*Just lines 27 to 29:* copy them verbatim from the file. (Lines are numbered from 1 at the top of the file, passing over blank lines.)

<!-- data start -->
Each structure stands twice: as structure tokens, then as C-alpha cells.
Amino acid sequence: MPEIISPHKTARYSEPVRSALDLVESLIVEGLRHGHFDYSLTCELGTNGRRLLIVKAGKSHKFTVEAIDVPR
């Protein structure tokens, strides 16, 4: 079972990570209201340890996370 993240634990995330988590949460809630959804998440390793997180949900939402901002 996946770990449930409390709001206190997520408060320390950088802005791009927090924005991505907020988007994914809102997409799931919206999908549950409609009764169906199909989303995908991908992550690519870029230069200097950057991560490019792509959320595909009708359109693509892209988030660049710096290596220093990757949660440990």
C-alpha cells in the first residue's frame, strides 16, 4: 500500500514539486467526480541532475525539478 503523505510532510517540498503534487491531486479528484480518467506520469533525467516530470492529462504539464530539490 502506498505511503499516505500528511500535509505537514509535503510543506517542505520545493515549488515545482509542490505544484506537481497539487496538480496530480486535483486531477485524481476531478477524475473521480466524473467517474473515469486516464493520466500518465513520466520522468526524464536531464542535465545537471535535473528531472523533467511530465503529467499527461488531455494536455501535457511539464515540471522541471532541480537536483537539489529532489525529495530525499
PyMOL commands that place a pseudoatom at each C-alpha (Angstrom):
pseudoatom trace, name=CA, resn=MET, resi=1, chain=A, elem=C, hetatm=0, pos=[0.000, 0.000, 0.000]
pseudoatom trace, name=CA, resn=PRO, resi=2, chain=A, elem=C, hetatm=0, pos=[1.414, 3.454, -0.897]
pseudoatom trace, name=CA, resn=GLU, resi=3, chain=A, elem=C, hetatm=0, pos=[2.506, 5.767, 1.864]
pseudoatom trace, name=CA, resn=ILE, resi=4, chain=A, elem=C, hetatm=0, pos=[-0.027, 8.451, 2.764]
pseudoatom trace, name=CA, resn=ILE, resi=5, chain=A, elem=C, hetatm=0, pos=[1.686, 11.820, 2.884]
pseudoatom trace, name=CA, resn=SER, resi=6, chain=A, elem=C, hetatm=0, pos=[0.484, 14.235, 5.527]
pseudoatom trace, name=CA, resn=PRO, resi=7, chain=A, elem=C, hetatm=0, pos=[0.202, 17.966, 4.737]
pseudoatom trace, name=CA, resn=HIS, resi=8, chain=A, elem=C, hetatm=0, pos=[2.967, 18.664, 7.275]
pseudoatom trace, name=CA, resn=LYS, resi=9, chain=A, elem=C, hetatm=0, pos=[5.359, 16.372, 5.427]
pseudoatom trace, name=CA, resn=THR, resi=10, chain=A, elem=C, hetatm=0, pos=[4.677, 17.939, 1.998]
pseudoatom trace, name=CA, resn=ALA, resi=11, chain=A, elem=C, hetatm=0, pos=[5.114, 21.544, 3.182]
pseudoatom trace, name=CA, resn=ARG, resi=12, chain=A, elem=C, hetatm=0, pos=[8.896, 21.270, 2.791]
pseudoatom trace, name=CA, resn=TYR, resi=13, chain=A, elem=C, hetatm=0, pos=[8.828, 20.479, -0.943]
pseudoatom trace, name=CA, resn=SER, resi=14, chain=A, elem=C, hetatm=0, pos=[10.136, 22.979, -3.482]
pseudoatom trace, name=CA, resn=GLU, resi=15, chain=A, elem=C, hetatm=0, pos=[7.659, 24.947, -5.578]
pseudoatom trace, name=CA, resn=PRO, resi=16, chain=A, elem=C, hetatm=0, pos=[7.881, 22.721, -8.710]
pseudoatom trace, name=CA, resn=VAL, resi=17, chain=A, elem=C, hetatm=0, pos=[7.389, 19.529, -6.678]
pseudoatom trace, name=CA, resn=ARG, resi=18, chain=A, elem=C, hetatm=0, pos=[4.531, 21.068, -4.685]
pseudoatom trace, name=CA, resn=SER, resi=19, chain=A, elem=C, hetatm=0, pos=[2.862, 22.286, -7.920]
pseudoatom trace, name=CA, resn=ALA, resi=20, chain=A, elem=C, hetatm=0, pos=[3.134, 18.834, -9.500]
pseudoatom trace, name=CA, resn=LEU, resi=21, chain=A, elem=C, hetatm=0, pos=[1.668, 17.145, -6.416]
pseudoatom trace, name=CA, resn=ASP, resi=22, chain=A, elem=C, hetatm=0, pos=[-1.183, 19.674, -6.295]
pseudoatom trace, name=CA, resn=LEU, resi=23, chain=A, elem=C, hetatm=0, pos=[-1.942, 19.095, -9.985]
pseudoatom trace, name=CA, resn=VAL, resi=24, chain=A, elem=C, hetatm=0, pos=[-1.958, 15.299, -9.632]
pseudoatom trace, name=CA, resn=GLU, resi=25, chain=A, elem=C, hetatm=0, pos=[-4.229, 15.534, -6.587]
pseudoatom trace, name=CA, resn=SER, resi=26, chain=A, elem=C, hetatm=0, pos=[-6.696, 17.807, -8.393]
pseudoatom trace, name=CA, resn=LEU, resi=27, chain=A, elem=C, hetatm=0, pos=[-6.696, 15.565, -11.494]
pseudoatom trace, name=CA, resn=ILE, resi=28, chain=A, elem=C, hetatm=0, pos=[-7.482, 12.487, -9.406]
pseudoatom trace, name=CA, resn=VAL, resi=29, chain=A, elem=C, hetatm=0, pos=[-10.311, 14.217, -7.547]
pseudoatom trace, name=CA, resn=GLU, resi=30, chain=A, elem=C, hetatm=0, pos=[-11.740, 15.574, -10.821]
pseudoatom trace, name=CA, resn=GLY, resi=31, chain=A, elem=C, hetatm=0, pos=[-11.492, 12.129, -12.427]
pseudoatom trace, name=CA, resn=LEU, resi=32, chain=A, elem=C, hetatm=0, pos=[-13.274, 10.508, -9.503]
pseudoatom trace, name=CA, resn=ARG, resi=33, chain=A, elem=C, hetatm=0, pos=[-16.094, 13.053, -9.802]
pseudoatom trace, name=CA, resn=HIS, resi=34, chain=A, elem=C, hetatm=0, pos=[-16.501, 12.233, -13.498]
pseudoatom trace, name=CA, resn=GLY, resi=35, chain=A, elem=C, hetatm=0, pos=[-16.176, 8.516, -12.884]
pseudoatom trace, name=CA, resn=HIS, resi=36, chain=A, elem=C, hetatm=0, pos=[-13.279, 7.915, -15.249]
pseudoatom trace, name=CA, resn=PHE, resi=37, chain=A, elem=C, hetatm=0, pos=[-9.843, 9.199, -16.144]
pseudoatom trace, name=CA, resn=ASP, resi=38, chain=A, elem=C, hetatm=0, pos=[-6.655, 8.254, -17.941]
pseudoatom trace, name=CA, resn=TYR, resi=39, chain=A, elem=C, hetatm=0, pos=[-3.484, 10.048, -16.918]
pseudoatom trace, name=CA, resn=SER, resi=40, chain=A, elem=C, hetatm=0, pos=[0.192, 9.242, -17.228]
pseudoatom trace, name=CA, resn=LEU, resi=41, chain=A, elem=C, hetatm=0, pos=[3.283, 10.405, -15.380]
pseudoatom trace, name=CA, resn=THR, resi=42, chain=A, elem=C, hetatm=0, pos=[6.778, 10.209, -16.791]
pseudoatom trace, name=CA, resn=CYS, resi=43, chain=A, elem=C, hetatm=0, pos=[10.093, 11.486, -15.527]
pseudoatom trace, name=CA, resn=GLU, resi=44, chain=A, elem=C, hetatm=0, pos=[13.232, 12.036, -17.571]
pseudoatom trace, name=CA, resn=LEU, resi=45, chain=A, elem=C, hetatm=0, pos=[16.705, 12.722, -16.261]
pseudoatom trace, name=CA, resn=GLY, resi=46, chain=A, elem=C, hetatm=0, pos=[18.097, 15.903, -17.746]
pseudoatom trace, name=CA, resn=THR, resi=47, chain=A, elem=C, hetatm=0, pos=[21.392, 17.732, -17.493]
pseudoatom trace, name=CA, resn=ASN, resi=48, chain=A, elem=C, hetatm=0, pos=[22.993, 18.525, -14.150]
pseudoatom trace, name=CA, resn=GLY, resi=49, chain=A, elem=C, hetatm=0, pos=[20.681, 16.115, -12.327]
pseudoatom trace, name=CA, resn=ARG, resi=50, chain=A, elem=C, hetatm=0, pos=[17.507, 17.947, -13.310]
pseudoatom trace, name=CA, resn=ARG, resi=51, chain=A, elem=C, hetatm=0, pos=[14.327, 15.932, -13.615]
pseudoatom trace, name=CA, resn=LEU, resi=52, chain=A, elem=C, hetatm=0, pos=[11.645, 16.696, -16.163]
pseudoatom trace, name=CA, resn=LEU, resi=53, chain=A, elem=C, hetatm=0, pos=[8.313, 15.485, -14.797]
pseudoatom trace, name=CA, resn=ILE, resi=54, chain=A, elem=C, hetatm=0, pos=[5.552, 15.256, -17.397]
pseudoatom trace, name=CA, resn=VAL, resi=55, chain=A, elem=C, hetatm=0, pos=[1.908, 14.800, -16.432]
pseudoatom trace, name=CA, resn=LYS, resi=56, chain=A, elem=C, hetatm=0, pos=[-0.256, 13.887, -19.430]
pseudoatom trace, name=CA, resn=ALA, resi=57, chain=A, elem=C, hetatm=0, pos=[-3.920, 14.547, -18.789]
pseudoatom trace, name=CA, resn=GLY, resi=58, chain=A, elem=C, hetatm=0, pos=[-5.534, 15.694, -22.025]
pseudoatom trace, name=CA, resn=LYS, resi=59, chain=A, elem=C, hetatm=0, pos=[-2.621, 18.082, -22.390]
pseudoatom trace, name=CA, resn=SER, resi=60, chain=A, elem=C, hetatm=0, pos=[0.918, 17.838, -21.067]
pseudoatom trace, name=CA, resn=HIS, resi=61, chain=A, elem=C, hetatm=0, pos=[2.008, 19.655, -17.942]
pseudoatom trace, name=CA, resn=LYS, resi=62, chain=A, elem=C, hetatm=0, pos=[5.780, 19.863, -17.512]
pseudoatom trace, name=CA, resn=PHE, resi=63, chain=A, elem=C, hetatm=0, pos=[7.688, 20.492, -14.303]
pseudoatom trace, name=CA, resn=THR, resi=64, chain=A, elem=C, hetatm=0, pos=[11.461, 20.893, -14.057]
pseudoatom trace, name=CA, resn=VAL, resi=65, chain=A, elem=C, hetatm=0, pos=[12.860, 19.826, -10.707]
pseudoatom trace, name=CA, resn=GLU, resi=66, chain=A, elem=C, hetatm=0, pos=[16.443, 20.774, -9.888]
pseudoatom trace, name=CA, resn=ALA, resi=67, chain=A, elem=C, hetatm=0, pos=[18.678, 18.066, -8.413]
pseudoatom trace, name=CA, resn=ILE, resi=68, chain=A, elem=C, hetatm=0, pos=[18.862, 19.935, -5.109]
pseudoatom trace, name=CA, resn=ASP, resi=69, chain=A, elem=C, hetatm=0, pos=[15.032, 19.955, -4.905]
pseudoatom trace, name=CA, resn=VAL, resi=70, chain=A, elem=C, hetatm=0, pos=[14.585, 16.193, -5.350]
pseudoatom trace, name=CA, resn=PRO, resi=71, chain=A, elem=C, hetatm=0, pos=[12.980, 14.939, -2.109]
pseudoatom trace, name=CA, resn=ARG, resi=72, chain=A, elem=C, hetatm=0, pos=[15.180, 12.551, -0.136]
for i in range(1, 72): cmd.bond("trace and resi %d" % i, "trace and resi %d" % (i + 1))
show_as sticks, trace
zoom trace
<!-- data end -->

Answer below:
pseudoatom trace, name=CA, resn=ASP, resi=22, chain=A, elem=C, hetatm=0, pos=[-1.183, 19.674, -6.295]
pseudoatom trace, name=CA, resn=LEU, resi=23, chain=A, elem=C, hetatm=0, pos=[-1.942, 19.095, -9.985]
pseudoatom trace, name=CA, resn=VAL, resi=24, chain=A, elem=C, hetatm=0, pos=[-1.958, 15.299, -9.632]